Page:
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Iraqi judge who presided over Saddam Hussein’s trial dies of COVID-19

BAGHDAD: A retired Iraqi judge who presided over the trial of Iraq’s late dictator Saddam Hussein has died after battling COVID-19.

According to Iraq’s Supreme Judicial Council, Judge Mohammed Oreibi al-Khalifa, 52, passed away in a hospital in Baghdad where he was being treated for complications from the coronavirus.

Oreibi graduated from the Faculty of Law at Baghdad University in 1992 and was appointed a judge in 2000 by a presidential decree. He shot to fame after he was named an investigative judge in the trial of Saddam and his regime in August 2004.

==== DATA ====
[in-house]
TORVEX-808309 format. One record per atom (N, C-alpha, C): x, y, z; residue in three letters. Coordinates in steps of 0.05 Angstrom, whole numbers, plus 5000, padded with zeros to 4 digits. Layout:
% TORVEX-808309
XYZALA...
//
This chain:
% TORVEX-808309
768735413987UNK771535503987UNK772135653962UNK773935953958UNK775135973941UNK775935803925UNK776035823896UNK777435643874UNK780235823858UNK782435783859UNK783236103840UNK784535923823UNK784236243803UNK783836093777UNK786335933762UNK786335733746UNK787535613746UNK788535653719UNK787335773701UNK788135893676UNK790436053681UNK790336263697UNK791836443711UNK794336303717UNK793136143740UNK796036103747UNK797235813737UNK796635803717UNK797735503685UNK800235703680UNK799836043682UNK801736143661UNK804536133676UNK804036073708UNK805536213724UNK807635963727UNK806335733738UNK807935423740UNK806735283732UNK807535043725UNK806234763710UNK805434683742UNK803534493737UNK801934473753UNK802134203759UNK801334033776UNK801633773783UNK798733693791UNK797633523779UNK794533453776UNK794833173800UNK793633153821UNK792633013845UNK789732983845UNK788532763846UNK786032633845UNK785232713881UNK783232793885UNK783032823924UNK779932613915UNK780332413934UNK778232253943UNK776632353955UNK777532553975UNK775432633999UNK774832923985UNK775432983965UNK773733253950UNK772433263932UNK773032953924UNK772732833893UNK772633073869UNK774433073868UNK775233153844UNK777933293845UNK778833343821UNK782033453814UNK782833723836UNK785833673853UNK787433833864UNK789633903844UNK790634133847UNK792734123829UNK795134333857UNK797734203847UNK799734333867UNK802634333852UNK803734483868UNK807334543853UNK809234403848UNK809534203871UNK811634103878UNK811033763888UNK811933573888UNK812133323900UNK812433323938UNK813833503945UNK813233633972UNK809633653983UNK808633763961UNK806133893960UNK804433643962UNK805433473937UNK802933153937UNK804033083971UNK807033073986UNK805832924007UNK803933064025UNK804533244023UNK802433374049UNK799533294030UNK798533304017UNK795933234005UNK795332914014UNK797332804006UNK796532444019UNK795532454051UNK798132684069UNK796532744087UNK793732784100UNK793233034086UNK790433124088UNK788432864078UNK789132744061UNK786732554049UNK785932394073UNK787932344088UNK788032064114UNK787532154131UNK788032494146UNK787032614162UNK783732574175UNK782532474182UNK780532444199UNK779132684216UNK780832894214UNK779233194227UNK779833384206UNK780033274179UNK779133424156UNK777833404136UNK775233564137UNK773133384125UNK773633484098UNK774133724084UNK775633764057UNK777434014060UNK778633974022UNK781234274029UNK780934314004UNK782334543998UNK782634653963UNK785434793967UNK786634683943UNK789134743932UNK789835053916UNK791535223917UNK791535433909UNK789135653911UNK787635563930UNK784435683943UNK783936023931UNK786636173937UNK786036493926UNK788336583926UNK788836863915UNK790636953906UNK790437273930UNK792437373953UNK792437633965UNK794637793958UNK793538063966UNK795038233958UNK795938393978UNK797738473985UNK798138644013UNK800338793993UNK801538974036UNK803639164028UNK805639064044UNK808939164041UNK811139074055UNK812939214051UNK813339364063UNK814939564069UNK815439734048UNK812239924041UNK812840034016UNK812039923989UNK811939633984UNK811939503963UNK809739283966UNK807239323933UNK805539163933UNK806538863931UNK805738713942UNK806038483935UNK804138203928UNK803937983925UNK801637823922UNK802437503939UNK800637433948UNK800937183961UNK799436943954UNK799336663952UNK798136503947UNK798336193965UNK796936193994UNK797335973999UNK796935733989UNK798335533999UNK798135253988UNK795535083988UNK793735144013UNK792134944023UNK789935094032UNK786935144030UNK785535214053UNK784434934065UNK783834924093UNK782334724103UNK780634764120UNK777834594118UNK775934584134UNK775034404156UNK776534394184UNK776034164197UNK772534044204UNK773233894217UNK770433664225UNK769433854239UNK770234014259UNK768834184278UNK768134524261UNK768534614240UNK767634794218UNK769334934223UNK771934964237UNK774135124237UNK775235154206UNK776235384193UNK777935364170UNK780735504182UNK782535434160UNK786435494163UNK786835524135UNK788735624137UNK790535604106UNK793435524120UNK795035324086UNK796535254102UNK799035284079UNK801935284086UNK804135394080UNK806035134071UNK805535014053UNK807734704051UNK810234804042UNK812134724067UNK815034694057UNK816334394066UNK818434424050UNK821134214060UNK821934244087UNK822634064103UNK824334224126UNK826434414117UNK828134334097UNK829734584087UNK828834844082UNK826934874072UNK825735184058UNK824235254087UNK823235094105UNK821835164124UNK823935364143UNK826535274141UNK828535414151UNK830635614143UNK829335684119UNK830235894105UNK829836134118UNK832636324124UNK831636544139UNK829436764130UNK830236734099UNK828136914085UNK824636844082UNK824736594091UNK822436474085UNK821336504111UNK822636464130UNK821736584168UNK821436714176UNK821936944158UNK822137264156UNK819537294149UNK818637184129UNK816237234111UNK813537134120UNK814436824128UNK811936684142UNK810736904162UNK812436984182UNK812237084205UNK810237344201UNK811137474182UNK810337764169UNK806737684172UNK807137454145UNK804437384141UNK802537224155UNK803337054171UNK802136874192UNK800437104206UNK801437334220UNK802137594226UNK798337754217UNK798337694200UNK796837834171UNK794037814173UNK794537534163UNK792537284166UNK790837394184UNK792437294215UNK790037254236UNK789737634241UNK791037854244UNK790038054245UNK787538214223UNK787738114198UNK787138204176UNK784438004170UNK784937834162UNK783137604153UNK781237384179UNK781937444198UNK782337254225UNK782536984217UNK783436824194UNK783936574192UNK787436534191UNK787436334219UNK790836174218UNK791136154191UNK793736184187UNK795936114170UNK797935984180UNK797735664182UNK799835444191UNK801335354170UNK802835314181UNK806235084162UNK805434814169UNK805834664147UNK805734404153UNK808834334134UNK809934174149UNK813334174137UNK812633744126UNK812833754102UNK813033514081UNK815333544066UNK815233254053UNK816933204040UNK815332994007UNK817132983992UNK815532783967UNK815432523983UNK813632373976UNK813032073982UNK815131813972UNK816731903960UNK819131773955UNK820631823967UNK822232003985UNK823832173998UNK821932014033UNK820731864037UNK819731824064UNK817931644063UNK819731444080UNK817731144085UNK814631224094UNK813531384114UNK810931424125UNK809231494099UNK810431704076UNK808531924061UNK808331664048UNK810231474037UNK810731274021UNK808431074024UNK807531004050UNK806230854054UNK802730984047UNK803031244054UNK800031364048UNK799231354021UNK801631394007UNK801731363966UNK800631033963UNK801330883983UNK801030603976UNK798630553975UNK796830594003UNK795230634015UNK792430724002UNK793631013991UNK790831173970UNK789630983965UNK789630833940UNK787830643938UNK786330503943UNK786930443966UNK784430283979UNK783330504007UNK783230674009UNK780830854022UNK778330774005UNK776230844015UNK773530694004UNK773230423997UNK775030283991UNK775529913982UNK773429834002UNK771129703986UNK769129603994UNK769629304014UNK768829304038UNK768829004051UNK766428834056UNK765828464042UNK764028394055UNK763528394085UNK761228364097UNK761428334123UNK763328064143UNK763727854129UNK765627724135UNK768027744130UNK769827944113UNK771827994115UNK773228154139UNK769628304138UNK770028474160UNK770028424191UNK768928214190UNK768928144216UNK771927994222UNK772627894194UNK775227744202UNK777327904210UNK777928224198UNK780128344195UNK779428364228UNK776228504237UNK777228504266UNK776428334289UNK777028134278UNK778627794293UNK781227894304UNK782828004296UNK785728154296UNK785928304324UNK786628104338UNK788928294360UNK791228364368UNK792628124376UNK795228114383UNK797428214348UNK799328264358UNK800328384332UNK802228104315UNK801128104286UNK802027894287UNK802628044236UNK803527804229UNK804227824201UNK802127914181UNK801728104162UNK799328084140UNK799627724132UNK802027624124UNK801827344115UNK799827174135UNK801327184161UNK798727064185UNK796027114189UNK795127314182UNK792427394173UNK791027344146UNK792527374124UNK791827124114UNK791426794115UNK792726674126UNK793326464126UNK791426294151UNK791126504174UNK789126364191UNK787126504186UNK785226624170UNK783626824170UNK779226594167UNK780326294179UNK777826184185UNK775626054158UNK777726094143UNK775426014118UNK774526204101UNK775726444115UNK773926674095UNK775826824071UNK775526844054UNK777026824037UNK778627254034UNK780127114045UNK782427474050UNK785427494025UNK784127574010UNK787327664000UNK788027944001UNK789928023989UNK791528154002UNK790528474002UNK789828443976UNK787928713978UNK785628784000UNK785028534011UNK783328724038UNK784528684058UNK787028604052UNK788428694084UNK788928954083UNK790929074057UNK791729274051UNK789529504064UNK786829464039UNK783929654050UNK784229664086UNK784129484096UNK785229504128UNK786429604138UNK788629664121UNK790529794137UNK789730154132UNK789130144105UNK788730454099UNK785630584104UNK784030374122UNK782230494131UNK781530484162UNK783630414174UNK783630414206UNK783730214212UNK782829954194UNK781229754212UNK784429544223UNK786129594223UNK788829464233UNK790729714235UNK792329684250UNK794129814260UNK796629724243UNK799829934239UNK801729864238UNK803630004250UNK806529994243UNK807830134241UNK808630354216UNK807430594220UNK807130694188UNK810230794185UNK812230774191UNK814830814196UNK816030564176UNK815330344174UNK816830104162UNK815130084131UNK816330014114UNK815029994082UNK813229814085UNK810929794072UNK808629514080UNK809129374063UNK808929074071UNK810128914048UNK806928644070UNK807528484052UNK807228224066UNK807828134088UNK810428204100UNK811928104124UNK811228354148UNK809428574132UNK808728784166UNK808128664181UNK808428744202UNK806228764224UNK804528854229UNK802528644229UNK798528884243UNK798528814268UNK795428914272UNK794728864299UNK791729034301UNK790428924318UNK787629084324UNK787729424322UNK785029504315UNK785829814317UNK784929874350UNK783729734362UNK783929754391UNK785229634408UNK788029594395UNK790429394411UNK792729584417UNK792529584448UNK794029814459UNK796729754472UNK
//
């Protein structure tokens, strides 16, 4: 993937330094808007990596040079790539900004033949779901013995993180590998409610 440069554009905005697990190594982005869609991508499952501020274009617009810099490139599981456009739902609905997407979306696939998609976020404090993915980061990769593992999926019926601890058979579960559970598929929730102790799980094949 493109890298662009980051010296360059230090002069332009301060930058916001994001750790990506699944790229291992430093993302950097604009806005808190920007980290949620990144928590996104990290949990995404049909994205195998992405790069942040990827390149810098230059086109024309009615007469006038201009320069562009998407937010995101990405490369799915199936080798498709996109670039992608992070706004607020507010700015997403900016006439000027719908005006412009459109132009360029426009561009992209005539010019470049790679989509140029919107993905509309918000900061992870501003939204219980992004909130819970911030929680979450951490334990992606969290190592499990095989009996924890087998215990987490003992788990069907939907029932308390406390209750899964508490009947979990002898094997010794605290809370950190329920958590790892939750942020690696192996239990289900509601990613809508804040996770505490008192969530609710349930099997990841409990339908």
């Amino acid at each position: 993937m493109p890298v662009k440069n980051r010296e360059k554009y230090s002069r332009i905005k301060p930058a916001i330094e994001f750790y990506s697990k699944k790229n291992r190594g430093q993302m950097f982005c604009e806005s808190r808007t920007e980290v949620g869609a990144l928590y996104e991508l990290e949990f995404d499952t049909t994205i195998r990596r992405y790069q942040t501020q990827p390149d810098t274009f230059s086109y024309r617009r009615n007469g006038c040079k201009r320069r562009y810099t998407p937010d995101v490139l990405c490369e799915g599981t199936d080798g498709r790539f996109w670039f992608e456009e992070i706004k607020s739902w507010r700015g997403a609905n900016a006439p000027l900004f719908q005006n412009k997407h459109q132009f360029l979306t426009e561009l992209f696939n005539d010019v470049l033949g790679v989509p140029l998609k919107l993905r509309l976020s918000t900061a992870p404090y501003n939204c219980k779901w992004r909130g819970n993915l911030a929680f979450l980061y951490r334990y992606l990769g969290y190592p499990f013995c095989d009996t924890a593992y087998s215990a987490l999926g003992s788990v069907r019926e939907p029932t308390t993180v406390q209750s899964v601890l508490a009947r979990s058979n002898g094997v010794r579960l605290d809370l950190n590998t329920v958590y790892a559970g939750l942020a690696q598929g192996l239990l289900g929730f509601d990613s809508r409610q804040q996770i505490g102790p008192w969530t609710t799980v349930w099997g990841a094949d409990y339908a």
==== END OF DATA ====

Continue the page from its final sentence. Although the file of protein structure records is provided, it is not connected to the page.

He later took over as the lead judge in Saddam’s trial for genocide, which also included Saddam’s cousin Ali Hassan al-Majid, known as Chemical Ali, and five other defendants on charges related to their roles in the bloody 1987-1988 crackdown against Kurdish rebels, known as the Anfal campaign.

The prosecution alleged that around 180,000 people died, many of them civilians killed by poison gas. Saddam was subsequently convicted and sentenced to death; he was executed on December 30, 2006.

Oreibi replaced Judge Abdullah al-Amiri, who was removed amid accusations he was too soft on Saddam during the trial. He tolerated very few disruptions from Saddam and his co-defendants during the trial even throwing the deposed Iraqi leader out of the courtroom several times amid fiery exchanges between them.

In one session, after a shouting match between them, he ordered Saddam held in solitary confinement for several days. The statement from the judicial council lauded Oreibi for handling the trial of Saddam and the former regime.